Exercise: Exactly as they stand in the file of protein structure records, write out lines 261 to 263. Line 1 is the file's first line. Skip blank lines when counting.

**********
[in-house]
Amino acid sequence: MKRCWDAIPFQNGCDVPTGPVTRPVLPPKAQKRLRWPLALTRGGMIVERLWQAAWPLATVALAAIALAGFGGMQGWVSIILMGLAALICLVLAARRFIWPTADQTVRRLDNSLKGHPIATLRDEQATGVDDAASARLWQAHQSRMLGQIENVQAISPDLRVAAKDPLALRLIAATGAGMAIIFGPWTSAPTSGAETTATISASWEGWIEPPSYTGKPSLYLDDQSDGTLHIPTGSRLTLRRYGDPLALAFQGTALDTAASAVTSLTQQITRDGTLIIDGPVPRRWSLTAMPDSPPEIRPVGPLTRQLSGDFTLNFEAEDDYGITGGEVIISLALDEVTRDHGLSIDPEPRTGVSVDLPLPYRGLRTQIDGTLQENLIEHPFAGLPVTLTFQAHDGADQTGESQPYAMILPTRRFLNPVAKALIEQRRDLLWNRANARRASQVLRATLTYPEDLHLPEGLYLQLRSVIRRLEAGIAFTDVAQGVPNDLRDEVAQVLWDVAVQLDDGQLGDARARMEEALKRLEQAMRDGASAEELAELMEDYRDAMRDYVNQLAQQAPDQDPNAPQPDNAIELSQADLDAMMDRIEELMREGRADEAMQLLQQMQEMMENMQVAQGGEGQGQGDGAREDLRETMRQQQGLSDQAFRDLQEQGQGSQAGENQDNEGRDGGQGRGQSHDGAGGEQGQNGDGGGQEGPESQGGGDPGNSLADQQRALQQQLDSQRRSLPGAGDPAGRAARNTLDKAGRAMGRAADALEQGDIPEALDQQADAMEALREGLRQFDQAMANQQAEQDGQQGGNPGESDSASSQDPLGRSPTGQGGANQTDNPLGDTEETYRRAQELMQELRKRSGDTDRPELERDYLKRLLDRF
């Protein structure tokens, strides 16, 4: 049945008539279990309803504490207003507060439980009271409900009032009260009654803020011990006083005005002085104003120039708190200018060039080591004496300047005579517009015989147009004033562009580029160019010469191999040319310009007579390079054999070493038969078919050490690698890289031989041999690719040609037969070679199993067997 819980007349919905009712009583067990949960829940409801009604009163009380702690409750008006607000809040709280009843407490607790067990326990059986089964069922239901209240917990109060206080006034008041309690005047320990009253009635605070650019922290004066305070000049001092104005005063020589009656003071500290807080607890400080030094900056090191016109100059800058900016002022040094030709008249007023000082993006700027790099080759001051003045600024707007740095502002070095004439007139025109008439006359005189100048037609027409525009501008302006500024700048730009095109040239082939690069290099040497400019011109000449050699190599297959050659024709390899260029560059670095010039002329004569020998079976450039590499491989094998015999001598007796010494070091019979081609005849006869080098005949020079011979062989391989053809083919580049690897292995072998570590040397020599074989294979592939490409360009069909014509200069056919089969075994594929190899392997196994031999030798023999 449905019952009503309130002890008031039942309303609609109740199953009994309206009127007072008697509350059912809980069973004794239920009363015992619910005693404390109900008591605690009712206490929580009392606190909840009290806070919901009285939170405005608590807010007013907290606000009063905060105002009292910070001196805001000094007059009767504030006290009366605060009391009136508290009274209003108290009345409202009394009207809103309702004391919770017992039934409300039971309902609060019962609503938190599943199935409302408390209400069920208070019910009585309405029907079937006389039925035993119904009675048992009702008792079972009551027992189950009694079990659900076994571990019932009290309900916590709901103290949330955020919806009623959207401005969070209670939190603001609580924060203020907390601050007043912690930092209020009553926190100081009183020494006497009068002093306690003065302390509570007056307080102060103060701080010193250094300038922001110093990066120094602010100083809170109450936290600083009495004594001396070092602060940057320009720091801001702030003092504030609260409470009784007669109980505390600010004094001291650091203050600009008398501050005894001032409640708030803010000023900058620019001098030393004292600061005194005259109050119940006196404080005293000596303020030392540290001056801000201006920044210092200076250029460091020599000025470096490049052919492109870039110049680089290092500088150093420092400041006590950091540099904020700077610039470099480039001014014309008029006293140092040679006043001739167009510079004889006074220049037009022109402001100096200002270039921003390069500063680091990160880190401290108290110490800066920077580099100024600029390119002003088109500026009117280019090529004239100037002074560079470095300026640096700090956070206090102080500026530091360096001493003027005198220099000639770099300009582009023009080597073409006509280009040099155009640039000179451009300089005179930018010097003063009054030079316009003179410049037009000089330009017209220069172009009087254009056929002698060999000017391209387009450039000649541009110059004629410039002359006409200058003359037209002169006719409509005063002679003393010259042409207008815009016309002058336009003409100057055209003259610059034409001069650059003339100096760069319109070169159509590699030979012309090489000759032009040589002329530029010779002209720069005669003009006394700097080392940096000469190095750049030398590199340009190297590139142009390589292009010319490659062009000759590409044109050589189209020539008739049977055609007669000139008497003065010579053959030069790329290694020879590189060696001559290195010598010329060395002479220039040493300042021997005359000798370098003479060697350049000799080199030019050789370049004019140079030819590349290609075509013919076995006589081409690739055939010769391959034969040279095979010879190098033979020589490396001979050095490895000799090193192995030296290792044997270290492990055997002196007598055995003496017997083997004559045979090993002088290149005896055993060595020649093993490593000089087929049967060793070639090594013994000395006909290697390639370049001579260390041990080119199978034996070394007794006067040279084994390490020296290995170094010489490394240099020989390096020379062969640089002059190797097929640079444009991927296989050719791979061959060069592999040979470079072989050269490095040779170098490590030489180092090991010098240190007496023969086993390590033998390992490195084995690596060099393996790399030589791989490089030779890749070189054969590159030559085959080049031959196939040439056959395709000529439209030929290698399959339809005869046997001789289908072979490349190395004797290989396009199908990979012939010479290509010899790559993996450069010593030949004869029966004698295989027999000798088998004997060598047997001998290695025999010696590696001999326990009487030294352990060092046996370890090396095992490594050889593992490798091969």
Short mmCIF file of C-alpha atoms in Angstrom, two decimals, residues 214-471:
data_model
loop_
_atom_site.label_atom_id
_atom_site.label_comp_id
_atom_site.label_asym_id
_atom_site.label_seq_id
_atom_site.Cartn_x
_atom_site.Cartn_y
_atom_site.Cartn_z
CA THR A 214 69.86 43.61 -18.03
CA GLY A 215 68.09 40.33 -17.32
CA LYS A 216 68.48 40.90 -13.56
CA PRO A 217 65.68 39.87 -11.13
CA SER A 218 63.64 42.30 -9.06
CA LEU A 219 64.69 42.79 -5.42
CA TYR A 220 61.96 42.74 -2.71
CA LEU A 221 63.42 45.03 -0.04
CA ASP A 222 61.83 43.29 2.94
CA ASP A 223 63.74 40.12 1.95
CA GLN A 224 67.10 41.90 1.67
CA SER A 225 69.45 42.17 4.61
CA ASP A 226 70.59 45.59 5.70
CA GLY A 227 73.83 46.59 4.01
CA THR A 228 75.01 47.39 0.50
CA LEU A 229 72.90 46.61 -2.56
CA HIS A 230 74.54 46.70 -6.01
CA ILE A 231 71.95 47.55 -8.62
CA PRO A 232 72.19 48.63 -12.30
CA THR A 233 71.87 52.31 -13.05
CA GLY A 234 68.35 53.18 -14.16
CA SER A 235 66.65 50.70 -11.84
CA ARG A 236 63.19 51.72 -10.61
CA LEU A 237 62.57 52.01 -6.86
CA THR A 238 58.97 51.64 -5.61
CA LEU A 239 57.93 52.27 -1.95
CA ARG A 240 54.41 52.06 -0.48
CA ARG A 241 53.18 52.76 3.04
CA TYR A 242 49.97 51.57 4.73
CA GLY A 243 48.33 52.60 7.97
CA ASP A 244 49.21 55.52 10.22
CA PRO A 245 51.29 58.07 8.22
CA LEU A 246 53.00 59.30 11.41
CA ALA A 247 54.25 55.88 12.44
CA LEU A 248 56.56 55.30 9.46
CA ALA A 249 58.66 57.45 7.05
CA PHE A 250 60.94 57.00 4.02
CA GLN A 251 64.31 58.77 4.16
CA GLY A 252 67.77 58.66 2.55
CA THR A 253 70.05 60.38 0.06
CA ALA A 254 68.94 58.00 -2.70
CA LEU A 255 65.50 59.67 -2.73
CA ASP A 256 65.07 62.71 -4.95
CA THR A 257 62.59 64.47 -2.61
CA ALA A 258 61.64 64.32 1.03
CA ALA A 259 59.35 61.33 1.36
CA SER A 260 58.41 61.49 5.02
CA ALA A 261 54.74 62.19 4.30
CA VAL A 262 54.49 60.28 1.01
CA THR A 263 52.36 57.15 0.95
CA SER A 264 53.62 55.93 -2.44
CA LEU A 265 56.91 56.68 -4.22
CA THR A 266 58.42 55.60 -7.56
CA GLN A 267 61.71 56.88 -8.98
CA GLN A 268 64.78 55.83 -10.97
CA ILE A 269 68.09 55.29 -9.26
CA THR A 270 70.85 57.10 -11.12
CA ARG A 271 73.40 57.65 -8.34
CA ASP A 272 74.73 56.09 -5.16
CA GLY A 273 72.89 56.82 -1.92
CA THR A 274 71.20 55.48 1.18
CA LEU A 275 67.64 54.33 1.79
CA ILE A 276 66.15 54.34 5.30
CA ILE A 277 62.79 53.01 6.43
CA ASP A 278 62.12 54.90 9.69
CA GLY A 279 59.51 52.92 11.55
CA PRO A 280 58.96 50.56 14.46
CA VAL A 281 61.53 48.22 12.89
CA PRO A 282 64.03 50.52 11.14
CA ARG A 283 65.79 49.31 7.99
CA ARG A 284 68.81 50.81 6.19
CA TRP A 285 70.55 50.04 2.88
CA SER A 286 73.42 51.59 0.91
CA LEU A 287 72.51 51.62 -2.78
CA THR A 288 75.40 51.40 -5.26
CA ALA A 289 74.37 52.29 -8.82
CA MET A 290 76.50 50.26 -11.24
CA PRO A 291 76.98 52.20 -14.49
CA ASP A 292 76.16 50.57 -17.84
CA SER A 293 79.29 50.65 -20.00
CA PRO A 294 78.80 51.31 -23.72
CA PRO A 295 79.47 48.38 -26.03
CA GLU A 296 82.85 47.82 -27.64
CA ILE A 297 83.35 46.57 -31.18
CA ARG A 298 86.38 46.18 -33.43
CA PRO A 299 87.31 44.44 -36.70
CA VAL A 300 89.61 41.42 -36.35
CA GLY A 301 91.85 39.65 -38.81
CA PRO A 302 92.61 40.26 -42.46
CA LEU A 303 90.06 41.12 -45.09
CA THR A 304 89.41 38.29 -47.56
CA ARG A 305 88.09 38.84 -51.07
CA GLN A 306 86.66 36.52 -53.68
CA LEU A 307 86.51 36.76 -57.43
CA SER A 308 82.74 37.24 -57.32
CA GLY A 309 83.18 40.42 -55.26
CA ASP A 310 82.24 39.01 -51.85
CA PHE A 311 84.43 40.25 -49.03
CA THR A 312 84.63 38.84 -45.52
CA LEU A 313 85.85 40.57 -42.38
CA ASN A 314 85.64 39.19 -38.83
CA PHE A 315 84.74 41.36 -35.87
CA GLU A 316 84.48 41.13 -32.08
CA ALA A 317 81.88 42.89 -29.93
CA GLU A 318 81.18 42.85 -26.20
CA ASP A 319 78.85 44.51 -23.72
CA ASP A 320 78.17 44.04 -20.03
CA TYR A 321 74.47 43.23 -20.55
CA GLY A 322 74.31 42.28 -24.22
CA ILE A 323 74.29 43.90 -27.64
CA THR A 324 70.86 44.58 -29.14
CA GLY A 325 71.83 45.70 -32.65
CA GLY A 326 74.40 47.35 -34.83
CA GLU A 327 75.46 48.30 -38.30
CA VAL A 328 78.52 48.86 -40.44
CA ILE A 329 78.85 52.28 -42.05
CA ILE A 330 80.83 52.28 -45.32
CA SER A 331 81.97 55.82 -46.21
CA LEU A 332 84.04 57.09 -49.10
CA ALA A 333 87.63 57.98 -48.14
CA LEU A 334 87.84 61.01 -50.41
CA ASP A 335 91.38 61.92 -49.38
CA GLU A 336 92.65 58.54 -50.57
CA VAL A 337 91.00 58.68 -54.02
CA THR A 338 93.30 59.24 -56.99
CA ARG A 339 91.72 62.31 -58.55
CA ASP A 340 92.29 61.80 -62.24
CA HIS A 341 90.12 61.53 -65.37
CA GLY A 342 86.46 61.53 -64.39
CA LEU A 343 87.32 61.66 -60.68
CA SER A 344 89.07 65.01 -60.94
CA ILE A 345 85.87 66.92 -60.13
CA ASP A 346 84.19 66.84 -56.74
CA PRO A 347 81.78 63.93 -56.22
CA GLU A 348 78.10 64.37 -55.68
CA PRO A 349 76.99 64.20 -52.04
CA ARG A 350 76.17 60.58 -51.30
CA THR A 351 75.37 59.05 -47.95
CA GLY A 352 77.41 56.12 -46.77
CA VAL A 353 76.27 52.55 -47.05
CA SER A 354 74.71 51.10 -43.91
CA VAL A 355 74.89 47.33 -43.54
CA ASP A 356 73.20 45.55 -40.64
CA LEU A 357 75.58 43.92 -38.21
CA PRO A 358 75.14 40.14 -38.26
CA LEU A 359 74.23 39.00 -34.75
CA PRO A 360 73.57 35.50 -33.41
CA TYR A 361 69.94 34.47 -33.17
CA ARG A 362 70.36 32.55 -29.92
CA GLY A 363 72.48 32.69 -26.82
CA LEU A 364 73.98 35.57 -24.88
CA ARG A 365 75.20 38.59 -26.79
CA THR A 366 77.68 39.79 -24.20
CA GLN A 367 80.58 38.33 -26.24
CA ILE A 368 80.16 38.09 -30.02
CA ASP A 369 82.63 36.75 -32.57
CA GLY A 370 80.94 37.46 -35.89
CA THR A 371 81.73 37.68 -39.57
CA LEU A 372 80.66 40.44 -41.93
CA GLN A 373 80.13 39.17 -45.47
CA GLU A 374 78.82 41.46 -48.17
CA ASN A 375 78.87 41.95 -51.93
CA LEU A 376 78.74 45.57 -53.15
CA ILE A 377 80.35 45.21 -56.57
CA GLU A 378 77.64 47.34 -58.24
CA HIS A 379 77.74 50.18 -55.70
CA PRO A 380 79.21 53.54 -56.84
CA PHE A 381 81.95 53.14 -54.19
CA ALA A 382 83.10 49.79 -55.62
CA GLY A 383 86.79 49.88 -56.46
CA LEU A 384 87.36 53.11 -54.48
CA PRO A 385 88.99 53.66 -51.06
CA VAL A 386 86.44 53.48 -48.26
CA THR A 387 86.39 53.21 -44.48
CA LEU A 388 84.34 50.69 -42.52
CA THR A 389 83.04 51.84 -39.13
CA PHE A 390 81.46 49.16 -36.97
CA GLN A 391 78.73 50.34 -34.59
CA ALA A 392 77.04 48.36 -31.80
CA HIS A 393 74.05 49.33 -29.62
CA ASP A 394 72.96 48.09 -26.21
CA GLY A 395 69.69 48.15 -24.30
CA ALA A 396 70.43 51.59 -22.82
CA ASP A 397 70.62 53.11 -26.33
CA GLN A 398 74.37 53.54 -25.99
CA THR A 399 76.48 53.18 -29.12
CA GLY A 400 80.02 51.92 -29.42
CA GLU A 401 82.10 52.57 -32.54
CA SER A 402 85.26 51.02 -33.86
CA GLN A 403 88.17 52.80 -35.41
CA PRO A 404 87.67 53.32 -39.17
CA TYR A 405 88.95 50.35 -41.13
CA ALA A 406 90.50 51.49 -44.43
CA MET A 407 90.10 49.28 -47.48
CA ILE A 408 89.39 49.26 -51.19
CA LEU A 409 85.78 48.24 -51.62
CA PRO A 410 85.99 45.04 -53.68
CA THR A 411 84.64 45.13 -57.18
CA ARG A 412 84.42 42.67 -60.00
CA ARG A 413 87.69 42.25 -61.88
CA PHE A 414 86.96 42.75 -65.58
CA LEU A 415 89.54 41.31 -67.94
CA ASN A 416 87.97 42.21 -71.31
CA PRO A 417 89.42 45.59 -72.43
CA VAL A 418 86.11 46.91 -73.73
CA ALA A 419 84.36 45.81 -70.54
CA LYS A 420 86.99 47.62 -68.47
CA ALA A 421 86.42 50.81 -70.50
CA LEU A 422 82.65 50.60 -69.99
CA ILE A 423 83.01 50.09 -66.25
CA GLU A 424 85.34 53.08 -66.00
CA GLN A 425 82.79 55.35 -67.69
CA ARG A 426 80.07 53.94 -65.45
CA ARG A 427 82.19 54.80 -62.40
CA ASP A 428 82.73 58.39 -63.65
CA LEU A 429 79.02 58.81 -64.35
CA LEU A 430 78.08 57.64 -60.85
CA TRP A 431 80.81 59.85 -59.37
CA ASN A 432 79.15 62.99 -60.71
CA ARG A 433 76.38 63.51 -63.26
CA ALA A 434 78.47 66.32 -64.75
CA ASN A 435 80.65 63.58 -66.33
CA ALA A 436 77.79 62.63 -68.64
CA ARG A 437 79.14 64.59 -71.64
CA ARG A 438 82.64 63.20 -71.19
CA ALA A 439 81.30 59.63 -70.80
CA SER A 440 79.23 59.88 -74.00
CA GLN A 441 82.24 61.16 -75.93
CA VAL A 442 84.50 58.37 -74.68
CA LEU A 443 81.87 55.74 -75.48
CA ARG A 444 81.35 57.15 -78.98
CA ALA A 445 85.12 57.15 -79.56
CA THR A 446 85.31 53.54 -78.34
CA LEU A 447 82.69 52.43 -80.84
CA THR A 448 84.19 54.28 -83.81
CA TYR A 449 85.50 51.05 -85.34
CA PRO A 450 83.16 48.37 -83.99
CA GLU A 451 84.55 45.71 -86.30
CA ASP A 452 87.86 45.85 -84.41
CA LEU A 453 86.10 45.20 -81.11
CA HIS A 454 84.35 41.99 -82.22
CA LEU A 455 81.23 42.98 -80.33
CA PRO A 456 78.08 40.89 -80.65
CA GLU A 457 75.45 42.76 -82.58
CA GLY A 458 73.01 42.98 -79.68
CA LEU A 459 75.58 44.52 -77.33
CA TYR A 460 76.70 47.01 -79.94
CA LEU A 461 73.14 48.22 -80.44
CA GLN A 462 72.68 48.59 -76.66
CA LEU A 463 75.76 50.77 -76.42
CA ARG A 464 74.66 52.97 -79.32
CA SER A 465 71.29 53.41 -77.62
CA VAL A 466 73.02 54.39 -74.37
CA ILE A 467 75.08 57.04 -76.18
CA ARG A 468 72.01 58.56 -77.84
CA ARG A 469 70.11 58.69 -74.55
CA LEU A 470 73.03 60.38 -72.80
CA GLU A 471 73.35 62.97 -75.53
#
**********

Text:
CA LEU A 461 73.14 48.22 -80.44
CA GLN A 462 72.68 48.59 -76.66
CA LEU A 463 75.76 50.77 -76.42